And then, a whisper in my heart: Trust Me.
I typed, “I have asked Mary to intercede for you. Do not be afraid!”
I quickly hit Send. Then I typed and sent, “I love you, daughter,” set down my phone and walked away.
A few minutes later I heard it buzz. I returned to see a message from Emma. My text arrived just after she had delivered a short speech to her speech class, and she had been anxious about it beforehand.
“Thanks dad,” she texted. “I love you too.”
Tear welled in my eyes to think that God was there, in this ordinary moment, when His daughter and mine was worried about so small a thing as a class presentation, that He used me to love her in that moment, and all I had to do was text her.
It’s so easy to share God’s love. What are you worried about?
Note: This post appeared as a column in the Sunday, January 17, bulletins for the St. Michael and St. Albert parishes.
Despite what you may have heard growing up, curiosity is not a virtue. It’s natural for children to be curious: everything is new and wondrous, and developing brains absorb it all like a sponge. Parents are naturally excited to see their children explore the world around them and encourage them to take it all in—but at a certain point, our desire to know outstrips our need.
[T]he snake said to the woman: “You certainly will not die! God knows well that when you eat of it your eyes will be opened and you will be like gods, who know good and evil.”
It is not insignificant that the tree at the center of Man’s fall from grace into sin is the Tree of Knowledge of Good and Evil. Adam and Eve had all they needed. They walked in perfect love and justice with each other and with God. But they grasped at more and fell—and all of us with them.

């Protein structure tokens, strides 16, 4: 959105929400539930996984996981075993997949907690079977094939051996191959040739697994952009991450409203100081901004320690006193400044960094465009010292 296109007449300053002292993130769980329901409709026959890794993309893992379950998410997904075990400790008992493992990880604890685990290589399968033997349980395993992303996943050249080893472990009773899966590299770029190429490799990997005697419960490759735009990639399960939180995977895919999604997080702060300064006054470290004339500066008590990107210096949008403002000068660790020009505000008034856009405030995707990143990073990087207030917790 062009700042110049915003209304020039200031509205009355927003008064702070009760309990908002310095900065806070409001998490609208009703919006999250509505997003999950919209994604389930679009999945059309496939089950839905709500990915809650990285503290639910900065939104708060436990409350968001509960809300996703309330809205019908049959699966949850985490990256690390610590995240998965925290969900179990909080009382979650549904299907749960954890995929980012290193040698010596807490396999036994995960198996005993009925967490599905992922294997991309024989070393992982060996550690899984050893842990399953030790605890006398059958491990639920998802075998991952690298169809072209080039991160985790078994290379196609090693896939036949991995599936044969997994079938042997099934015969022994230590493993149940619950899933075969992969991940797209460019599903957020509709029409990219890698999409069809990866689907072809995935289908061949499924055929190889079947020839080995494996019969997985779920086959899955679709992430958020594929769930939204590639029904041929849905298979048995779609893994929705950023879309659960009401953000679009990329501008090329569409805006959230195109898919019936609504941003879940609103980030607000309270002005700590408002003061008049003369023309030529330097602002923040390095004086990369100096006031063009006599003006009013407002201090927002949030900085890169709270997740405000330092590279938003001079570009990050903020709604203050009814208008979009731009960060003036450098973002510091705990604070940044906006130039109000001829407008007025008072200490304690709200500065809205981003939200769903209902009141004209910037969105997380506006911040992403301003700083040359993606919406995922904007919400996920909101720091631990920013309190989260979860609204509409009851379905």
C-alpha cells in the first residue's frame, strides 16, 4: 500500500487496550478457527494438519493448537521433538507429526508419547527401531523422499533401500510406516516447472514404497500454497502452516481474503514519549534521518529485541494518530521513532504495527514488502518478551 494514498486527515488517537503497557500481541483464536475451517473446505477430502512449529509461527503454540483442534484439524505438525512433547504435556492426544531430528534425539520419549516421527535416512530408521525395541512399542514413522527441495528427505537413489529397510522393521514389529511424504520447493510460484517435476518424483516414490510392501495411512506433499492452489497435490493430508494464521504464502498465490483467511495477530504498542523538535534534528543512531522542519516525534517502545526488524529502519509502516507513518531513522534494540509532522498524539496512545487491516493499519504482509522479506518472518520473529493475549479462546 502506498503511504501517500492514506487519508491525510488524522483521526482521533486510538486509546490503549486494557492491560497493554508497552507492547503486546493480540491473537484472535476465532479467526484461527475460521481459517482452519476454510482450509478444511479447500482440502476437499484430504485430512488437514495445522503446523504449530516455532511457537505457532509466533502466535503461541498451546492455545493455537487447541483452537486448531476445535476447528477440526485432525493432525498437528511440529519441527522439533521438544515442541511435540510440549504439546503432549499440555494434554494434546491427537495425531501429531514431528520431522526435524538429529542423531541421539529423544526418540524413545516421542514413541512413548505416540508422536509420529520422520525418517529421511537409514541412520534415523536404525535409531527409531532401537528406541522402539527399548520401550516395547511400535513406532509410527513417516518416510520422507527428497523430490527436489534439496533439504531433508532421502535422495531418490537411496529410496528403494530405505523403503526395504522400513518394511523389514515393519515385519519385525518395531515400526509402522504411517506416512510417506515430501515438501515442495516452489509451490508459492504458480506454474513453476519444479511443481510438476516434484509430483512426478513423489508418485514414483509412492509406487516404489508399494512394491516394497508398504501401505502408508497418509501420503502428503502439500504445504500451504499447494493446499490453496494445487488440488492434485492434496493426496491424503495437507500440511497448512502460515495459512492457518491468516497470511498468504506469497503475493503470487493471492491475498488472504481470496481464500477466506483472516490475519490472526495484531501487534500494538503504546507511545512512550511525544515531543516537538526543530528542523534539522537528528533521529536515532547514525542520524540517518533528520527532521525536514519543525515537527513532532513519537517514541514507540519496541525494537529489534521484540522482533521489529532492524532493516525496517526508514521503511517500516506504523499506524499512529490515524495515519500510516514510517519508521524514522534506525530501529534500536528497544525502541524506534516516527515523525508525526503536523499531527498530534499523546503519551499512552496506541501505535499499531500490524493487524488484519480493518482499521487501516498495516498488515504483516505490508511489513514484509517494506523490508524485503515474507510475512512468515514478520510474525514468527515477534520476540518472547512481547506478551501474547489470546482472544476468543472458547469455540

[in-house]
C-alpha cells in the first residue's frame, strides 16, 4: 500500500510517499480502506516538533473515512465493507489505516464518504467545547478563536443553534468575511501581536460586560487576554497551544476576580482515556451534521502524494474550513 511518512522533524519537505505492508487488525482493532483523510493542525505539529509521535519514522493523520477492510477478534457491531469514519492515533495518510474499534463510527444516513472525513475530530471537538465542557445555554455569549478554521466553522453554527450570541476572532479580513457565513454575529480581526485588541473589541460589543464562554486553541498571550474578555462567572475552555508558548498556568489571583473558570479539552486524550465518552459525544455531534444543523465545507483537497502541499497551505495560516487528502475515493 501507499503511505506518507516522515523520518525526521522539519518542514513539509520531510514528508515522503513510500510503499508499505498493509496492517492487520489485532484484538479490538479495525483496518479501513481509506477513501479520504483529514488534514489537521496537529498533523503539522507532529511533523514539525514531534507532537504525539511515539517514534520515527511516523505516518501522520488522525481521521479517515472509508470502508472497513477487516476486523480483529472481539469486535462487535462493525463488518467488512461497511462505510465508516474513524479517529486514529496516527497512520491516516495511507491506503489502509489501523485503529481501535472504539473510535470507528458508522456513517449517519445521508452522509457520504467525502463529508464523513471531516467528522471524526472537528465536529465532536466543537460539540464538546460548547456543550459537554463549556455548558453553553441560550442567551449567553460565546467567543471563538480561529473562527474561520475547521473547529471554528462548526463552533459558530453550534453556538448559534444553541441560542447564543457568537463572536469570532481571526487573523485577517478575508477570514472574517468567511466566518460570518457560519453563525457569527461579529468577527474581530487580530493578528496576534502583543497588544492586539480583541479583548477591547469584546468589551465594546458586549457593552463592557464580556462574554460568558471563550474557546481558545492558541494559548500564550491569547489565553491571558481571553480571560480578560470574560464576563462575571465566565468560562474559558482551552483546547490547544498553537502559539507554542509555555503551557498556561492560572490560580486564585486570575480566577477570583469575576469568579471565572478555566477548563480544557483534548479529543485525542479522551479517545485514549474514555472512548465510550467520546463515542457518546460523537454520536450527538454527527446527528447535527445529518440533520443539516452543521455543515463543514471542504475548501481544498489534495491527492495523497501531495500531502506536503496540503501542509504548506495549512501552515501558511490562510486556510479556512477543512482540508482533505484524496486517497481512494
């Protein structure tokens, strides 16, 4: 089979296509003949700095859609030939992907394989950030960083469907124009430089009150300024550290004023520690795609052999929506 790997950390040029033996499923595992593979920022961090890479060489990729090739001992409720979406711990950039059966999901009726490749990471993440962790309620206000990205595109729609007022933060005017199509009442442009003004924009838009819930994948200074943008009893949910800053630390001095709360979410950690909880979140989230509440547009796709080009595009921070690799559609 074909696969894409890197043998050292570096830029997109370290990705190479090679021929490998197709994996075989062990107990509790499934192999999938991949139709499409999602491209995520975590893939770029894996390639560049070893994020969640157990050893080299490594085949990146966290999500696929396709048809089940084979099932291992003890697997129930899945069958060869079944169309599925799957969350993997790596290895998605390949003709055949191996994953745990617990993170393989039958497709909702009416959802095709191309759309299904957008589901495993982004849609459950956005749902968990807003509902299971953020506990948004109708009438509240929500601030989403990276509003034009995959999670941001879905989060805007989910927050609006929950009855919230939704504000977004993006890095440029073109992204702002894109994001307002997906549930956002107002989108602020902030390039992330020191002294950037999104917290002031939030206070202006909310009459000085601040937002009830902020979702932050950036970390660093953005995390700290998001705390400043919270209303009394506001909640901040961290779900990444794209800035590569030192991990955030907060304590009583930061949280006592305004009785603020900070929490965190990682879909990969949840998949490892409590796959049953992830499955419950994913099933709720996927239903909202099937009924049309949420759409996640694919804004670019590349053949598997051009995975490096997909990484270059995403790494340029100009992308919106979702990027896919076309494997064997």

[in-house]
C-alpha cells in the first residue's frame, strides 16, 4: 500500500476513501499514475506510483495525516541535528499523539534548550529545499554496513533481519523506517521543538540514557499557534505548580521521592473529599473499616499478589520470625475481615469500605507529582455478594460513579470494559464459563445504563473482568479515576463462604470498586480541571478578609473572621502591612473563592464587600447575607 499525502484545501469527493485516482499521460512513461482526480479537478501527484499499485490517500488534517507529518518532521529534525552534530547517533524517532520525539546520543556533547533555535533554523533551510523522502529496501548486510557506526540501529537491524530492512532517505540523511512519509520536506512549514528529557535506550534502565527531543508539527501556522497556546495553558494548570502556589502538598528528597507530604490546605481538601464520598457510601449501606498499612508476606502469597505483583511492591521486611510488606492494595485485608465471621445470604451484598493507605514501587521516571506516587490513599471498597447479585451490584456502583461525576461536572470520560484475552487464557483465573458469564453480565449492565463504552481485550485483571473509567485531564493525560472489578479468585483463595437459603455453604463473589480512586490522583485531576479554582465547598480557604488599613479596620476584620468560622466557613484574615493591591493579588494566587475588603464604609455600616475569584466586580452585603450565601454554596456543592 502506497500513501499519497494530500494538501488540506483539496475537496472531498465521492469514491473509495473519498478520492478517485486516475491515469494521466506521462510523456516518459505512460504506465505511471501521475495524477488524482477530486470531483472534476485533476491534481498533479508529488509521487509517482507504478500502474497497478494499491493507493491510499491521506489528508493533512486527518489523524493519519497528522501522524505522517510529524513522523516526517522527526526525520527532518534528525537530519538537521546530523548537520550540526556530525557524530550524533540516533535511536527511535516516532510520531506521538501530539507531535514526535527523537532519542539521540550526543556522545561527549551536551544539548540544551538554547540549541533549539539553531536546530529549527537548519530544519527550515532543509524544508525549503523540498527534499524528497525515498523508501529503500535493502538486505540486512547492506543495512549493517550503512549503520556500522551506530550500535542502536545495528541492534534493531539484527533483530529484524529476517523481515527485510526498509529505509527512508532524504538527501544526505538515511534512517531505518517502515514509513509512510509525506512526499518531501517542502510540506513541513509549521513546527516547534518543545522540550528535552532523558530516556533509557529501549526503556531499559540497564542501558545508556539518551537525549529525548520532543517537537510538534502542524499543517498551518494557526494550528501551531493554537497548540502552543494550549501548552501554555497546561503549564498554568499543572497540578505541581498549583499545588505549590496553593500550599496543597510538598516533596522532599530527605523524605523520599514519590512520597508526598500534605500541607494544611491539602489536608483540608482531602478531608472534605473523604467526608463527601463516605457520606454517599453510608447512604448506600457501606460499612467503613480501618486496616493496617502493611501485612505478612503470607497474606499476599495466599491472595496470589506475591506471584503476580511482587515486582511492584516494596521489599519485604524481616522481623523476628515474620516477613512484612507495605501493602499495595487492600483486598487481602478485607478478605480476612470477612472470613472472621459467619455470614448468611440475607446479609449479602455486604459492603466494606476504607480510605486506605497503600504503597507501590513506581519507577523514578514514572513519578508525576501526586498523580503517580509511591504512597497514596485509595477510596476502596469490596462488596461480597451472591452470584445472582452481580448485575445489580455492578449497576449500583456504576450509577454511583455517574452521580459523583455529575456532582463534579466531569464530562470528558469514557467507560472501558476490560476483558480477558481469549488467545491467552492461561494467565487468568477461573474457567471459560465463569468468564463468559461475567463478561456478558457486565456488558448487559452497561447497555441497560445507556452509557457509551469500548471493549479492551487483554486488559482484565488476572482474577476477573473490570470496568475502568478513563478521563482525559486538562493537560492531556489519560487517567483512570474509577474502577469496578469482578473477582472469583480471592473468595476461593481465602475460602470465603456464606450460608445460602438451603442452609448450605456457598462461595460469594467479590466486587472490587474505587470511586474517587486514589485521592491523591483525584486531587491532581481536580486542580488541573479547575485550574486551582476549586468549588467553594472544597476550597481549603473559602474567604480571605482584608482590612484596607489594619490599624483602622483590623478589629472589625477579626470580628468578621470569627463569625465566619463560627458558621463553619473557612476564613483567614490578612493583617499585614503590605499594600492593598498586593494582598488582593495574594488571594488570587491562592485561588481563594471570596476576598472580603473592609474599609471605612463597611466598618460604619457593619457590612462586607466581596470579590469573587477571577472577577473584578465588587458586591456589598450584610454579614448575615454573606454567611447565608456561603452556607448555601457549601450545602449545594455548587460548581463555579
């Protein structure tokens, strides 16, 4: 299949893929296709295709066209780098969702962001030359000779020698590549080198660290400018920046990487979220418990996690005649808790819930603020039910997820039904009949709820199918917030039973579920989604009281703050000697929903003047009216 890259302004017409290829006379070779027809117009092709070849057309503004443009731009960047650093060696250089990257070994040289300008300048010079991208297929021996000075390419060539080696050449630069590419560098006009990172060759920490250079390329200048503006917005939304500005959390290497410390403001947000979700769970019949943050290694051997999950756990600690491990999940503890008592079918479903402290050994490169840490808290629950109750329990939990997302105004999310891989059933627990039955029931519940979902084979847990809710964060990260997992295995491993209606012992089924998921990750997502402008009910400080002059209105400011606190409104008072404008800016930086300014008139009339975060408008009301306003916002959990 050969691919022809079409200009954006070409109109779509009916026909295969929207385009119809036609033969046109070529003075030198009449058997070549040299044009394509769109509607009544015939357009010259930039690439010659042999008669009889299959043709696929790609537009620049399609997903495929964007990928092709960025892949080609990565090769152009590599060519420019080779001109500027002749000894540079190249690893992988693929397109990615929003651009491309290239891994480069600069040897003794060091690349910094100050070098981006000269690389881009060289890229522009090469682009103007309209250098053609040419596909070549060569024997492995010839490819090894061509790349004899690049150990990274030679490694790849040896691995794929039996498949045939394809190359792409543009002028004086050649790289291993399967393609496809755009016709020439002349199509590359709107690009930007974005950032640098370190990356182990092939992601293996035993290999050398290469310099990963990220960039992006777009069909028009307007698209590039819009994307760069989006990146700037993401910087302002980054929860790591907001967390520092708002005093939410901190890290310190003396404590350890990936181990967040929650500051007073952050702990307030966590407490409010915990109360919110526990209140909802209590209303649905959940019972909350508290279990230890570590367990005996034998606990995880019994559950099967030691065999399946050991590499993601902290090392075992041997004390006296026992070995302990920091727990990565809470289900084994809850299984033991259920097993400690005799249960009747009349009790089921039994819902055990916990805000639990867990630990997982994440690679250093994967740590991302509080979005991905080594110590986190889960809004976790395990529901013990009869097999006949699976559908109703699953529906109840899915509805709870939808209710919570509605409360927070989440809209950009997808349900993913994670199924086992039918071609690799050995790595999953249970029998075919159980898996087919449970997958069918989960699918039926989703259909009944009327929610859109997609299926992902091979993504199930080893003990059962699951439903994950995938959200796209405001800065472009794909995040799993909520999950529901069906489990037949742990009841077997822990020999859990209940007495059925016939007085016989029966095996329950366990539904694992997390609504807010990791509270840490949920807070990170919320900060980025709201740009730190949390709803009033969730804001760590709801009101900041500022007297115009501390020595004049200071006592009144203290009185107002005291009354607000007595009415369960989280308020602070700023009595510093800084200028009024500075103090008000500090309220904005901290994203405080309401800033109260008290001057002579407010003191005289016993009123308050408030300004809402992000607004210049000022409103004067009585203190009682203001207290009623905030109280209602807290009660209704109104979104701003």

The solitary serpent that tempted our first parents seems to have the entire world in its coils today, and I find myself increasingly drawn to try to make sense of the chaos. On some level this makes sense: I have a family to care for and protect, and a responsibility to build God’s kingdom even in the ruins around me.
This post appeared in the December 20, 2020, bulletins for St. Michael and St. Albert parishes.
In my newspaper days, I had the opportunity to profile an inventor, a young man who had created and patented a few small, practical products and was hustling every day to market them to retailers and the public. He proved to be focused, driven and wise beyond his years.
Not long after I wrote about him, I introduced him to another aspiring inventor I knew. The more accomplished man shared all he could about creating a prototype to prove your concept, pursuing a patent and more. Then he took a long look at the younger man and said something like this: “Sometimes a person with an idea gets to this point and stops, because it’s more comforting to have an idea in your back pocket than to try it and learn it doesn’t work or won’t sell. Sometimes it’s nice to be able to say, ‘I can always do that’ than to have nothing to fall back on.”